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• Thus, all the insurance companies get paid the highest rate, regardless of their own lower bid. And that drives up the cost of the policy.
The Condo Home Owners Association of B.C. issued its own report on escalating insurance rates in June, and it highlighted best terms pricing as well, saying the system resulted in a “substantial elevated cost.”
This week, the association’s executive director, Tony Gioventu, said a lack of transparency in the industry has buried details about how this process has made premiums rise. “The difficulty is trying to get real numbers.”
Gioventu, though, said the strata council of one condo building in the Tri-Cities was recently able to obtain the details of how best terms pricing inflated its bottom line.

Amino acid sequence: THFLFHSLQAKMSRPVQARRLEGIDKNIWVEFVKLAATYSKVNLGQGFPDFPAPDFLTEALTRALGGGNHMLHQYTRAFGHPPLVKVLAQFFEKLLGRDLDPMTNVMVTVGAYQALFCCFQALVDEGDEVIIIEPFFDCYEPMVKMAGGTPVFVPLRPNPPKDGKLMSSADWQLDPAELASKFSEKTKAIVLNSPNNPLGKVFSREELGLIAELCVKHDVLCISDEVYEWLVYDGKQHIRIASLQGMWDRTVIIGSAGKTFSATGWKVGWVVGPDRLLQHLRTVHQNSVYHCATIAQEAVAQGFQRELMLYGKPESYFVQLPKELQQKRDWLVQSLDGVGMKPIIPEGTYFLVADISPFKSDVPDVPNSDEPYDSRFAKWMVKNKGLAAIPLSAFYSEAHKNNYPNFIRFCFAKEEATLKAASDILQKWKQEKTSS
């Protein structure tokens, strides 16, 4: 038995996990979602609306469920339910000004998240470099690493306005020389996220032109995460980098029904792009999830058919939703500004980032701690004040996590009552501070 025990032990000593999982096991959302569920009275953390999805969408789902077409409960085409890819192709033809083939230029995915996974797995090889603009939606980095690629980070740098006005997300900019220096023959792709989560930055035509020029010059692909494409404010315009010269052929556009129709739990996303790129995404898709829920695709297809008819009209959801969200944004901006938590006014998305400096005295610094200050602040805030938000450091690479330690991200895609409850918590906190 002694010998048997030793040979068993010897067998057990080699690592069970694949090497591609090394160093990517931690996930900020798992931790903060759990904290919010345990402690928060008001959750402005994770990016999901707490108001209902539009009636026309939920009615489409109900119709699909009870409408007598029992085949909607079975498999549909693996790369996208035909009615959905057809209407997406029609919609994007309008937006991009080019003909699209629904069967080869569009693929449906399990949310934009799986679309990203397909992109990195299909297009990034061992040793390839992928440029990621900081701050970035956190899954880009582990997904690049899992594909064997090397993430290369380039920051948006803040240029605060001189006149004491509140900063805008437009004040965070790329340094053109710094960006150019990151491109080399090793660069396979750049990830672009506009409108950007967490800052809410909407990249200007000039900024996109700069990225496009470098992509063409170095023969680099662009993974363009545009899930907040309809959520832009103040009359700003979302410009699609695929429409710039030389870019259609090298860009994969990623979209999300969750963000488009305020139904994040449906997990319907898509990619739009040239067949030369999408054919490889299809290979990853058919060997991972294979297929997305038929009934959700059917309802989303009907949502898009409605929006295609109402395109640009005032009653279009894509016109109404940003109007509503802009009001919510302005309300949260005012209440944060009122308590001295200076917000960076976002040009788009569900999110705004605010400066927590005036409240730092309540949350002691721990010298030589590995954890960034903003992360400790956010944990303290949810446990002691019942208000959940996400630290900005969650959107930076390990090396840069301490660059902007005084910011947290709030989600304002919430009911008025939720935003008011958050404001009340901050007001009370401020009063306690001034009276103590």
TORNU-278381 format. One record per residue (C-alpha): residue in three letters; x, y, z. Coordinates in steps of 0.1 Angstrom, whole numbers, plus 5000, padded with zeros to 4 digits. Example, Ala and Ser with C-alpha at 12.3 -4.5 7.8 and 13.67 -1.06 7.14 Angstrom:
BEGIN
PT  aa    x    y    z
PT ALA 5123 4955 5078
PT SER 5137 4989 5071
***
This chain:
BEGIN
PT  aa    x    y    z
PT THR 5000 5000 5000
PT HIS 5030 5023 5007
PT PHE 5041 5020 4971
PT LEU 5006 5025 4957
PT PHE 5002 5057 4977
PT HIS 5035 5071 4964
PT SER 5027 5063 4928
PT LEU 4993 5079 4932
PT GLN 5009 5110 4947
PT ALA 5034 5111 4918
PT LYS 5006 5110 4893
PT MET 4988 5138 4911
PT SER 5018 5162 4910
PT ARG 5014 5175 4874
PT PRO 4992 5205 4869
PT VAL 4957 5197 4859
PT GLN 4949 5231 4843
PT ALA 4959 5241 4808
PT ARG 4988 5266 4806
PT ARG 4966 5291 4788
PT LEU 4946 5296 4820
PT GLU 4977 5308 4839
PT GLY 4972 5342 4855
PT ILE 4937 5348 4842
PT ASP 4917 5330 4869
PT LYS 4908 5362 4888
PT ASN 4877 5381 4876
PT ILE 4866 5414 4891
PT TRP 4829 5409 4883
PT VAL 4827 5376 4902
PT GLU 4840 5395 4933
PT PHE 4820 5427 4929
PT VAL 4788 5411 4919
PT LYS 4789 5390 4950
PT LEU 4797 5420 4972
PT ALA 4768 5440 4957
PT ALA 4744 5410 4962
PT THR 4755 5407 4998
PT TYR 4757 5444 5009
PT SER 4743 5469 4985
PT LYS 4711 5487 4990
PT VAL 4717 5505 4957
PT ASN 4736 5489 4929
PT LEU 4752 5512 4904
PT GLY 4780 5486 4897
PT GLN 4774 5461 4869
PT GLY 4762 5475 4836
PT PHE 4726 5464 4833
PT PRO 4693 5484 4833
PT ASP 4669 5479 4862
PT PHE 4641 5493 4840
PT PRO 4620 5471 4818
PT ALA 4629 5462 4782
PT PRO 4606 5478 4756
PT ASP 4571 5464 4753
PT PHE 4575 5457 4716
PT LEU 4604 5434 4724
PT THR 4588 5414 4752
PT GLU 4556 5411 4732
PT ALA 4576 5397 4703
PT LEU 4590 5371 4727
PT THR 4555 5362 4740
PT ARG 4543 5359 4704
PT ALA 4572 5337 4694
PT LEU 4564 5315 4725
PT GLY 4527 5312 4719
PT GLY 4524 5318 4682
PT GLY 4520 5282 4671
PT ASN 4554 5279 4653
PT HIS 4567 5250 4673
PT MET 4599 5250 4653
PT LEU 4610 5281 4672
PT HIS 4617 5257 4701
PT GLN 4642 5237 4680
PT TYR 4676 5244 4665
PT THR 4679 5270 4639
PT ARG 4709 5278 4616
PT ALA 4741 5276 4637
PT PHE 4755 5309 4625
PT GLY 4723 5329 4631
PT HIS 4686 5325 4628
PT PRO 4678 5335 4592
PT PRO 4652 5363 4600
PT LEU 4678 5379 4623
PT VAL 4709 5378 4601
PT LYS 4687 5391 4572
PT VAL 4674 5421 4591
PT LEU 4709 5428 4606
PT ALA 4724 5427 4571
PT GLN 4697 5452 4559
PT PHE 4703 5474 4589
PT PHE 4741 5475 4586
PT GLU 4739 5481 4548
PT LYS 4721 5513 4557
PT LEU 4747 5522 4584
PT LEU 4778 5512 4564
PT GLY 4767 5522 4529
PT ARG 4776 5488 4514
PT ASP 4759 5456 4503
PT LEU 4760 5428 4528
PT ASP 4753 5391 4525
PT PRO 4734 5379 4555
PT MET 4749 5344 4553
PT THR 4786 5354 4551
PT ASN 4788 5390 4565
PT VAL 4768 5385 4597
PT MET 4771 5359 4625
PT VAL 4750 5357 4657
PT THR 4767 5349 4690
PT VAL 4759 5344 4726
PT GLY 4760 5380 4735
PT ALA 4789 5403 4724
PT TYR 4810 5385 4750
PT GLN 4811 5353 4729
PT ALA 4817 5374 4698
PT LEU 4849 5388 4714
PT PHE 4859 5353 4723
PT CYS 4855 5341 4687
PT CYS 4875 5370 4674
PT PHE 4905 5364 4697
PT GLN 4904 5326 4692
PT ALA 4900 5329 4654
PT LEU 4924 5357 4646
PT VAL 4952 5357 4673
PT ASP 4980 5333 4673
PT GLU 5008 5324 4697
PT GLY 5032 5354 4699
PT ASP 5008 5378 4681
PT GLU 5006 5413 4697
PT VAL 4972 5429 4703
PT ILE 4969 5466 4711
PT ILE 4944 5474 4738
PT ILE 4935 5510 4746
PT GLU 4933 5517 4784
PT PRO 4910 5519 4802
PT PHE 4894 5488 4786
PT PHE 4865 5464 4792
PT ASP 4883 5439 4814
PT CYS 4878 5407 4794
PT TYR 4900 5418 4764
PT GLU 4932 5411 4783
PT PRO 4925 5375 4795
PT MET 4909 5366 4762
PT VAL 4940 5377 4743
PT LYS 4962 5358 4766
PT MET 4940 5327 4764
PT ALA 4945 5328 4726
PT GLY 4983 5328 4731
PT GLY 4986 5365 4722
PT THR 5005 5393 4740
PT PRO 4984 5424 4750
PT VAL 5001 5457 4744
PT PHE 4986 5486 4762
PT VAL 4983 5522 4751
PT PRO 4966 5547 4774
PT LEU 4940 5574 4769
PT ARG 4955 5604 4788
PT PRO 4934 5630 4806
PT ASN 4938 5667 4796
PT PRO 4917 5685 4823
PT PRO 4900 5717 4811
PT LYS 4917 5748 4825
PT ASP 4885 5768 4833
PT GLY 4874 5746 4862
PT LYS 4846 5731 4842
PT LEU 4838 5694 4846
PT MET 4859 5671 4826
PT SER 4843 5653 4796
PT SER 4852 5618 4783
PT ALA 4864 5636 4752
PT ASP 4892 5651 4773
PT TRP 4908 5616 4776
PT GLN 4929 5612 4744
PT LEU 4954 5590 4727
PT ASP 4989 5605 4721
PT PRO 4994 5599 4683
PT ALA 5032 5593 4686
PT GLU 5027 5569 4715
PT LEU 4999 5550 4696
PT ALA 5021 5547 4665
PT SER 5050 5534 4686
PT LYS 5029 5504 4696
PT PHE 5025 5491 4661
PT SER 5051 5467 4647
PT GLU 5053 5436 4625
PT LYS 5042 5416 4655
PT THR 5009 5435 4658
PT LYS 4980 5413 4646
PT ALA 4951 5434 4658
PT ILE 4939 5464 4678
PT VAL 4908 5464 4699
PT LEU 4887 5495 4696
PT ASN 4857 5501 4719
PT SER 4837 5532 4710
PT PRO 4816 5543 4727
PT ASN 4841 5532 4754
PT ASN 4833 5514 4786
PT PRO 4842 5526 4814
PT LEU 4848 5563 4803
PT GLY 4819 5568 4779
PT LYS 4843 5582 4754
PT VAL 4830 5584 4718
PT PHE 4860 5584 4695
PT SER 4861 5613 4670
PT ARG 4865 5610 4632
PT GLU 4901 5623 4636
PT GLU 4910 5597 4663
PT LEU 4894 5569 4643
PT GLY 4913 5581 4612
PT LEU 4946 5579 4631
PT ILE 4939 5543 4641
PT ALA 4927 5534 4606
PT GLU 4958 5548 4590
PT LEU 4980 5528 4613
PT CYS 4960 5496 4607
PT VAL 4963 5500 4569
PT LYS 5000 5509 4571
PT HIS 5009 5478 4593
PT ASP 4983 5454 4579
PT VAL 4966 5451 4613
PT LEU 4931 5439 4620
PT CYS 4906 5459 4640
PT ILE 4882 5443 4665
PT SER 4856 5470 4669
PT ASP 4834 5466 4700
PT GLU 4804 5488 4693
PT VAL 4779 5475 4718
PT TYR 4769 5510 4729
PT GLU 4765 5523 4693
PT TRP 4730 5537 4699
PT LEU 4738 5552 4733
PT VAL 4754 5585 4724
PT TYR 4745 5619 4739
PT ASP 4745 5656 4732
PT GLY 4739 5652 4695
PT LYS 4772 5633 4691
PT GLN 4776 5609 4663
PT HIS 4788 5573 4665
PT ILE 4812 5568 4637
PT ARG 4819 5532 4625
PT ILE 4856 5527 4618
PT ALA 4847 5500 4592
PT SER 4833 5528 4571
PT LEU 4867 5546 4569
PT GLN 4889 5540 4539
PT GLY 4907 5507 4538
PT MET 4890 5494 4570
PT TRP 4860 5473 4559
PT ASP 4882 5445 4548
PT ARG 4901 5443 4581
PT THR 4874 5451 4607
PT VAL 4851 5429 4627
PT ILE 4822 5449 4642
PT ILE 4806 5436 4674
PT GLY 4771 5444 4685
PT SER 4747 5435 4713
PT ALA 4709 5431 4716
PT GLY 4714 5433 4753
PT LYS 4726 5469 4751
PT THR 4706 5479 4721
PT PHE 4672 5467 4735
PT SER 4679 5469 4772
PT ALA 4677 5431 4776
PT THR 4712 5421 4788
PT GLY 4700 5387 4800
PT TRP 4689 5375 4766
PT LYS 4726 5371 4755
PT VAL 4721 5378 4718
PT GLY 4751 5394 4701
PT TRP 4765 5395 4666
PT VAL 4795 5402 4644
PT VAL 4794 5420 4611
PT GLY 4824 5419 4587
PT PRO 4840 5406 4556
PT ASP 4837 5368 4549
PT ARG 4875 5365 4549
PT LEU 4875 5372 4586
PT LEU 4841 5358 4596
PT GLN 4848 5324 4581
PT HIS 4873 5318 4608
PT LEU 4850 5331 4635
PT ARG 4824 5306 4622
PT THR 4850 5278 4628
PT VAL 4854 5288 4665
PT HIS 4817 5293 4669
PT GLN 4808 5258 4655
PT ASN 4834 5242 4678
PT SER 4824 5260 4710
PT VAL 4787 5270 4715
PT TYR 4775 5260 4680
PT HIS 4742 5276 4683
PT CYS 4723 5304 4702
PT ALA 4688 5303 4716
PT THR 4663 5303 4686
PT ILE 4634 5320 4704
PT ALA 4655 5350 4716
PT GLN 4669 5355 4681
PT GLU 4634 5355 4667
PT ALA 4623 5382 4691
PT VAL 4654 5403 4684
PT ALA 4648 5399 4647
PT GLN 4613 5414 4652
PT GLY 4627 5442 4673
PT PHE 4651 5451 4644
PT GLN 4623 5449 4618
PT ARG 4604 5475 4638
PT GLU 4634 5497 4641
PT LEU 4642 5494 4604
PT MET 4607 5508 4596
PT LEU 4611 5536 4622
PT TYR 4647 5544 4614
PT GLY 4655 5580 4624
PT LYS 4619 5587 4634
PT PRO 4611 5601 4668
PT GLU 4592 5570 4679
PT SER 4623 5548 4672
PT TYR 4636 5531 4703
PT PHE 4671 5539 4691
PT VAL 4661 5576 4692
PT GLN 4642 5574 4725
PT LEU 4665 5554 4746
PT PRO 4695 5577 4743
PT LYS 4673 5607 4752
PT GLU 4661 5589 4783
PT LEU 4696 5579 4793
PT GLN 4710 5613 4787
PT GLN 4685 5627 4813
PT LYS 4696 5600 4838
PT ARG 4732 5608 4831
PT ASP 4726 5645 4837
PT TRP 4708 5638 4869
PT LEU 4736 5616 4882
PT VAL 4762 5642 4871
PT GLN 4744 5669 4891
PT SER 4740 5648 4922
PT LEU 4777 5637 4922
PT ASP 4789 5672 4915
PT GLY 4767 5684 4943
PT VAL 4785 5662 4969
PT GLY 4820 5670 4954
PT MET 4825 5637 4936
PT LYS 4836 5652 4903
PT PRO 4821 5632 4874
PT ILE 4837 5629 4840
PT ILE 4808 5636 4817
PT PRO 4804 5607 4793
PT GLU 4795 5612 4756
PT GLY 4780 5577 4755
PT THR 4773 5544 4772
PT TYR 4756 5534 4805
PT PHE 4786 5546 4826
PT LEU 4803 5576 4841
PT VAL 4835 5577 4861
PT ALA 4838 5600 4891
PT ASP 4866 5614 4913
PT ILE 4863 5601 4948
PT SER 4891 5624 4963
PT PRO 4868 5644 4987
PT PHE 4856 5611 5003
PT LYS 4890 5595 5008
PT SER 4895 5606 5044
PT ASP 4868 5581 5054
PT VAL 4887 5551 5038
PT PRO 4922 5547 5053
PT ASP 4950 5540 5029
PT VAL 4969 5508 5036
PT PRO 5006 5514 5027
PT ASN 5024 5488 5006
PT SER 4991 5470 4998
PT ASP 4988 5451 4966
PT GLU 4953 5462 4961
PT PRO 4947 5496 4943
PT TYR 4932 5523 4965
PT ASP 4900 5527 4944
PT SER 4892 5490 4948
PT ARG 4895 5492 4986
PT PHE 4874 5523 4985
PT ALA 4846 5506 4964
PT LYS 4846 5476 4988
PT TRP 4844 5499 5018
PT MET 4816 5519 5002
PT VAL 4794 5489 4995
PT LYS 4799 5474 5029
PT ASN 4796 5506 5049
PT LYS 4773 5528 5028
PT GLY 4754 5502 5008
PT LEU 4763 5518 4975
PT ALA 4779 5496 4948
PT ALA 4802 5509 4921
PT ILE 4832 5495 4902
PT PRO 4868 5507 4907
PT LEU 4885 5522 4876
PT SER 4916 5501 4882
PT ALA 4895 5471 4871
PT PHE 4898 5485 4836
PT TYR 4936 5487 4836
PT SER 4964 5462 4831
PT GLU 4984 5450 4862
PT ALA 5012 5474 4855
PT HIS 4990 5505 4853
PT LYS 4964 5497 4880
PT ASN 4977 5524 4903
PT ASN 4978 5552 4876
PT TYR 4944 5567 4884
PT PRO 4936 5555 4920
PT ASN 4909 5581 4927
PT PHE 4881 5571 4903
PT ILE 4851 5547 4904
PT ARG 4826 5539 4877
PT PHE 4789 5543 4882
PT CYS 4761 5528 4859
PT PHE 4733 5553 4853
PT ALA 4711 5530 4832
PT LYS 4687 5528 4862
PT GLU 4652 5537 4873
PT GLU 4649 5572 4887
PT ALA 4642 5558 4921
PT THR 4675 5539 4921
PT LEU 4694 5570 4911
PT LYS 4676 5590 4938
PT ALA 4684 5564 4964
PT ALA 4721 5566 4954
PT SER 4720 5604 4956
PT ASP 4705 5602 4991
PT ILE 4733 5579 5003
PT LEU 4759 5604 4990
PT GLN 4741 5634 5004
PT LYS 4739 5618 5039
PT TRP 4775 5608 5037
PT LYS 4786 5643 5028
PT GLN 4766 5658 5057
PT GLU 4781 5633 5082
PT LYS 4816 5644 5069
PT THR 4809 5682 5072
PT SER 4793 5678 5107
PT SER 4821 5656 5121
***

The first 70 per cent of the strata’s insurance was covered by seven insurers, averaging a rate of 23 cents per $100 of coverage, Gioventu said. But rate for the final 30 per cent ended up coming in at 46 cents per $100, he said, which “basically doubled the cost of their policy.”
The premium for this year came to almost $500,000 — more than triple the previous year’s rate. In order to pay for the new insurance policy, strata fees shot up by 22 per cent, he said, which meant each unit owner was on the hook for hundreds of extra dollars a month.
“You rarely ever get to see that information,” Gioventu said. “The brokers don’t want to disclose their commissions and how the pricing works.”
He believes the brokers, whose job is to secure the policies for stratas, aren’t pushing back against the insurance companies because the higher the policy, the higher the commission they collect. “It’s totally a problem.”